The next time one of your non-pathology friends asks you what cancer is and how it starts, here's an article from the March 2013 issue of Cell
that will answer all their questions, and then some!
Well... maybe if they have a PhD level intellect and a good background in biologic science. Otherwise, it's way too much for the average person to digest. Nonetheless, it makes for interesting reading for those of us in the pathology world.
In 2000 Douglas Hanahan and Robert Weinberg proposed six related, organizing principles for understanding malignant transformation. These were:
Sustaining proliferative signaling
Evading growth suppressors
Resisting cell death
Enabling replicative immortality
Activating invasion and metastasis
The current article in the March 2013 issue of Cell (Cell 2013;144:646) is an update by the same authors on what we have learned in the last 13 years about these principles, along with selected illustrations of the multiple pathways by which neoplastic cells may achieve each of these requirements. The authors then add two new hallmarks of malignancy:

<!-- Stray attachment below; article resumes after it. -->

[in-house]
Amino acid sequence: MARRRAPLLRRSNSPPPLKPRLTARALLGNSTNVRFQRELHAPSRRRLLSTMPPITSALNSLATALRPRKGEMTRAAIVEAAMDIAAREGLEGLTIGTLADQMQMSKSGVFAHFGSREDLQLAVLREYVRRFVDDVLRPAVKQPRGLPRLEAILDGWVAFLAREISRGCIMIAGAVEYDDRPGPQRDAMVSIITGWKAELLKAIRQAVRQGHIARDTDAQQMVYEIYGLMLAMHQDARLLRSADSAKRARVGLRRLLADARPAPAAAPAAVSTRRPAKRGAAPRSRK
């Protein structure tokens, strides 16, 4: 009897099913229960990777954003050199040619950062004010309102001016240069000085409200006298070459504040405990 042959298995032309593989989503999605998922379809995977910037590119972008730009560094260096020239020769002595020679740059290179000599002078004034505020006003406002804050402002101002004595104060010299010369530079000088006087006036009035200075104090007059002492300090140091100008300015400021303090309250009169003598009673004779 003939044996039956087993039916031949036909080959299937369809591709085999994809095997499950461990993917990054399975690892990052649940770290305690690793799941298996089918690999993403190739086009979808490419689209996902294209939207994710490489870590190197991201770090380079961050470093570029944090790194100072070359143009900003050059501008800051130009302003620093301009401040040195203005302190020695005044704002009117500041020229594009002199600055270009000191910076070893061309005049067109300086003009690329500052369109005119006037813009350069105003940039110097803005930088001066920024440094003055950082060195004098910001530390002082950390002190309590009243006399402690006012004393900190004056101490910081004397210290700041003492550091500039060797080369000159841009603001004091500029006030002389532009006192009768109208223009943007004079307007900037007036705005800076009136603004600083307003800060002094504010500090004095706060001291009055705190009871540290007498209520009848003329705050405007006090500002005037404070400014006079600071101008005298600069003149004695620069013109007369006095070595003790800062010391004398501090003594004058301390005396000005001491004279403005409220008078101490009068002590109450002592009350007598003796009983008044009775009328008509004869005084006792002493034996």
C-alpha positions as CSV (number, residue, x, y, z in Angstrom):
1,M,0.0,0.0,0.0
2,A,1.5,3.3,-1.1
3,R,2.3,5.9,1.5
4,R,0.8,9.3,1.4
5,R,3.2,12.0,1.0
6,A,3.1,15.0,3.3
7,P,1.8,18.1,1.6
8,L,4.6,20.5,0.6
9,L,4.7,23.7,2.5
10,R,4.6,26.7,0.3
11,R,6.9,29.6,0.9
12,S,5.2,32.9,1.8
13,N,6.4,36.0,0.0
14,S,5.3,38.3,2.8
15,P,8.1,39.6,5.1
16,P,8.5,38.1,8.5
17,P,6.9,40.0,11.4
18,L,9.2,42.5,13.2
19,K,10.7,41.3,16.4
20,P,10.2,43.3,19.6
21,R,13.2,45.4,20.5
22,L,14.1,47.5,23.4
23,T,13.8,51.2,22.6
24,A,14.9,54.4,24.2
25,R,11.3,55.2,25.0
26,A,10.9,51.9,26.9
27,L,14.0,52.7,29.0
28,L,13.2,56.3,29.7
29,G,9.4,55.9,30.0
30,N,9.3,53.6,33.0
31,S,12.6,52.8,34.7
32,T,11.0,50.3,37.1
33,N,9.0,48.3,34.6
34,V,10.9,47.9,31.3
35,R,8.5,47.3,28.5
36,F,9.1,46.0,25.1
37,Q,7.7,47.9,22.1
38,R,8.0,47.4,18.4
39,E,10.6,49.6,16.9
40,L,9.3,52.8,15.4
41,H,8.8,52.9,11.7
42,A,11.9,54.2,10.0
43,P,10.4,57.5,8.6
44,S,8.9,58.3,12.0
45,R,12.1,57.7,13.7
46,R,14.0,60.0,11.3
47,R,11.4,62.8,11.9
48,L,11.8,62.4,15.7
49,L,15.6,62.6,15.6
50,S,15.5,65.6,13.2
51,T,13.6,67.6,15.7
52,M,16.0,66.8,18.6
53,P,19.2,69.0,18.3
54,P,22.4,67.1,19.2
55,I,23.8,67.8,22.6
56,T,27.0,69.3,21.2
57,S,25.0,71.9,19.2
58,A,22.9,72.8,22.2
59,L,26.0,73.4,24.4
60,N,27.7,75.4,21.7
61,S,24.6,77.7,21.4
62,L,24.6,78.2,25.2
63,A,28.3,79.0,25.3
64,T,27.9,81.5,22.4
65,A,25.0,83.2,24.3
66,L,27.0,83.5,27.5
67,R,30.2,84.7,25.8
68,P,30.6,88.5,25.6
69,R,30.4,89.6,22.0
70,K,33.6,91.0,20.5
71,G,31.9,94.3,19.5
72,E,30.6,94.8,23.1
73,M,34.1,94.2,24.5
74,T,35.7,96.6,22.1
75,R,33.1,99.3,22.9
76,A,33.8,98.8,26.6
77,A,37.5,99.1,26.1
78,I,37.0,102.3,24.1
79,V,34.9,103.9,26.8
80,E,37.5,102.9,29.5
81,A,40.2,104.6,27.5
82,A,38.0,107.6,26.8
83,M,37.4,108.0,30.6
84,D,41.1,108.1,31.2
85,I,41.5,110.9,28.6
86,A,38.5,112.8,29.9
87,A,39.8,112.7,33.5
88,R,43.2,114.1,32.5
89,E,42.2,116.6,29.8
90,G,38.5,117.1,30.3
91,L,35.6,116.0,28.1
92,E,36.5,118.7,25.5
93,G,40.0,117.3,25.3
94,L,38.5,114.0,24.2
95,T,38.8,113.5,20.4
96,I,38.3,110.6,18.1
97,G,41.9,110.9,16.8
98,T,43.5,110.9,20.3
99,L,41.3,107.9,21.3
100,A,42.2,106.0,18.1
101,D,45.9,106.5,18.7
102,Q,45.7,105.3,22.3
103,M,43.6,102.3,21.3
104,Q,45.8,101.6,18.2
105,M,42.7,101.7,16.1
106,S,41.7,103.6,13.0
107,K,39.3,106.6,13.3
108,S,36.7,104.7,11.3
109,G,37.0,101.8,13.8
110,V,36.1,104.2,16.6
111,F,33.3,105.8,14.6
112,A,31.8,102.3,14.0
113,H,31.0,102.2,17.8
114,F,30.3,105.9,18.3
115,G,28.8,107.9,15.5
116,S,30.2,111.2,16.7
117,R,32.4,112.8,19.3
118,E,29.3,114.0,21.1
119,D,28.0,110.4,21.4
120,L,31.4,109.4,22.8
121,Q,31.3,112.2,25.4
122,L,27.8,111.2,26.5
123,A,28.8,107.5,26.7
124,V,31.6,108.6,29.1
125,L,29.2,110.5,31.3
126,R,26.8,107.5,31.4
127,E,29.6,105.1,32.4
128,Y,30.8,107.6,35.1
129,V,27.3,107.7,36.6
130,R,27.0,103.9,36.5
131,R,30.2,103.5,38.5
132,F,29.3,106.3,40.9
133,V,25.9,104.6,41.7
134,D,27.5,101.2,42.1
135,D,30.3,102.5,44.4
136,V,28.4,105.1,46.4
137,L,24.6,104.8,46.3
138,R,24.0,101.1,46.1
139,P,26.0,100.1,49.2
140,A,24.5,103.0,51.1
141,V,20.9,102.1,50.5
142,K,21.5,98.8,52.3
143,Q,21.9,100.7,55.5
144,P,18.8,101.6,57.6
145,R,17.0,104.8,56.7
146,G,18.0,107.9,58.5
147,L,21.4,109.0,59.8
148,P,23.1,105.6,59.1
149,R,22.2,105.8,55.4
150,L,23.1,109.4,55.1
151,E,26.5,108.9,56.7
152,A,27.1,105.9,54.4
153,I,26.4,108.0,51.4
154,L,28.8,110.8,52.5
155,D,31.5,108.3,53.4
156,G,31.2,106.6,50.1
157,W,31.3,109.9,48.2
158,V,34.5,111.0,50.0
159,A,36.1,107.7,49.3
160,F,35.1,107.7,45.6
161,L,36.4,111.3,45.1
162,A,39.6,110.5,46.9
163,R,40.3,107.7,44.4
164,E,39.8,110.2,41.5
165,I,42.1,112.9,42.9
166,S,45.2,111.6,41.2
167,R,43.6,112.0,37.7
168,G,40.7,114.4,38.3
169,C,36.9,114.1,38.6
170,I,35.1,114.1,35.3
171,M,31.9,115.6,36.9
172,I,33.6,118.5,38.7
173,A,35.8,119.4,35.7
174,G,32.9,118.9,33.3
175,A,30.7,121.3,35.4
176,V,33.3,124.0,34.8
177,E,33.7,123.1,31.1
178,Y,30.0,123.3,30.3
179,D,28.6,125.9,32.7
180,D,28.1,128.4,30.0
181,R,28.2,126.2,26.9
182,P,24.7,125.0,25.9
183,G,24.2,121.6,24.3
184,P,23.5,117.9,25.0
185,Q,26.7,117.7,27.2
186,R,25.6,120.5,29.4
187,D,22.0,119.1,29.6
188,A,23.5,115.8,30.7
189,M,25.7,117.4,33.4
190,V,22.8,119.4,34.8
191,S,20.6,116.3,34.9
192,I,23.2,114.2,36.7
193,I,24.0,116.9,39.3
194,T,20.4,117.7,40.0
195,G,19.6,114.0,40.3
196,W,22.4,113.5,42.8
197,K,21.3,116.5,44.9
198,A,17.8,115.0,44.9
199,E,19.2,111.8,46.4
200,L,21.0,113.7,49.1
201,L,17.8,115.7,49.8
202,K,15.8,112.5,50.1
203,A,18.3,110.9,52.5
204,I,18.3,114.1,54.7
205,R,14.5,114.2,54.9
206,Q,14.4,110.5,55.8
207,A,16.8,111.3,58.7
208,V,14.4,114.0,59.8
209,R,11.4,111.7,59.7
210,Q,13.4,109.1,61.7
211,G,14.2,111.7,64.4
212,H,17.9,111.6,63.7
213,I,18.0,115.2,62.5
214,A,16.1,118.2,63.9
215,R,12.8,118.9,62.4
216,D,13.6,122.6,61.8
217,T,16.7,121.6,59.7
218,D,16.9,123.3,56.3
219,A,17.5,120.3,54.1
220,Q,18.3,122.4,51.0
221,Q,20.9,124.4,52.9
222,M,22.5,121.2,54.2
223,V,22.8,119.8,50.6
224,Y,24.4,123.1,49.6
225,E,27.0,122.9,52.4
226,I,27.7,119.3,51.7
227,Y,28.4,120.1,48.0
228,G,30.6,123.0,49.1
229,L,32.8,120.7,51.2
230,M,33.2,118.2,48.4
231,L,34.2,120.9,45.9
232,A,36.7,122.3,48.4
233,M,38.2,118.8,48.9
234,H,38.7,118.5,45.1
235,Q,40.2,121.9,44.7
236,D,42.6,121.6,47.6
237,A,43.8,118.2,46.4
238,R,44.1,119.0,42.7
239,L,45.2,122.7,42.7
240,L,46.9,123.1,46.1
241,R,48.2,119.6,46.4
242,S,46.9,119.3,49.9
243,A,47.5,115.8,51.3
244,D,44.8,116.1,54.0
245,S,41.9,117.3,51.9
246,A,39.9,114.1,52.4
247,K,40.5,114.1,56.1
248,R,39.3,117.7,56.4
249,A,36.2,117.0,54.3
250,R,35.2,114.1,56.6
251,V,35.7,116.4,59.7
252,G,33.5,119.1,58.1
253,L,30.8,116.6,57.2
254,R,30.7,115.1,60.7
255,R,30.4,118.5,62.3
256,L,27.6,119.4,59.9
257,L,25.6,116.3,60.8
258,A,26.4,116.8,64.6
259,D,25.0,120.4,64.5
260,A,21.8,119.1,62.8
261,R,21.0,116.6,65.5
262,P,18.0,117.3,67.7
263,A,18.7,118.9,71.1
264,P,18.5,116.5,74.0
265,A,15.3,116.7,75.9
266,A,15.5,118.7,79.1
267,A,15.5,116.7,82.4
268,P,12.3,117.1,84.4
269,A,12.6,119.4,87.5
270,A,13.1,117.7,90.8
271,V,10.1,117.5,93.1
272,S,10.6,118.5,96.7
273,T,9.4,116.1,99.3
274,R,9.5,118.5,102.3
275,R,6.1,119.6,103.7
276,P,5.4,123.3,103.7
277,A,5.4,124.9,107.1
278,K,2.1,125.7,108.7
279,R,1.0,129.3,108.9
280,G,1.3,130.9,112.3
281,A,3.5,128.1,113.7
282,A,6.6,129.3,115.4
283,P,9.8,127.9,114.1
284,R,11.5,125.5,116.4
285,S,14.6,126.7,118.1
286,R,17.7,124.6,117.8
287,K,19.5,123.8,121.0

Reprogramming energy metabolism
Evading immune destruction
This review article by experts in the field is an excellent summary of the complex topic of malignant transformation. It is a tribute to how far we've come in understanding the complexities of cancer and a roadmap for where we need to go. You don't need to be a basic researcher (and I'm certainly not!) to completely understand this well-written article. I found this to be enjoyable and thought-provoking reading. I hope that you'll agree.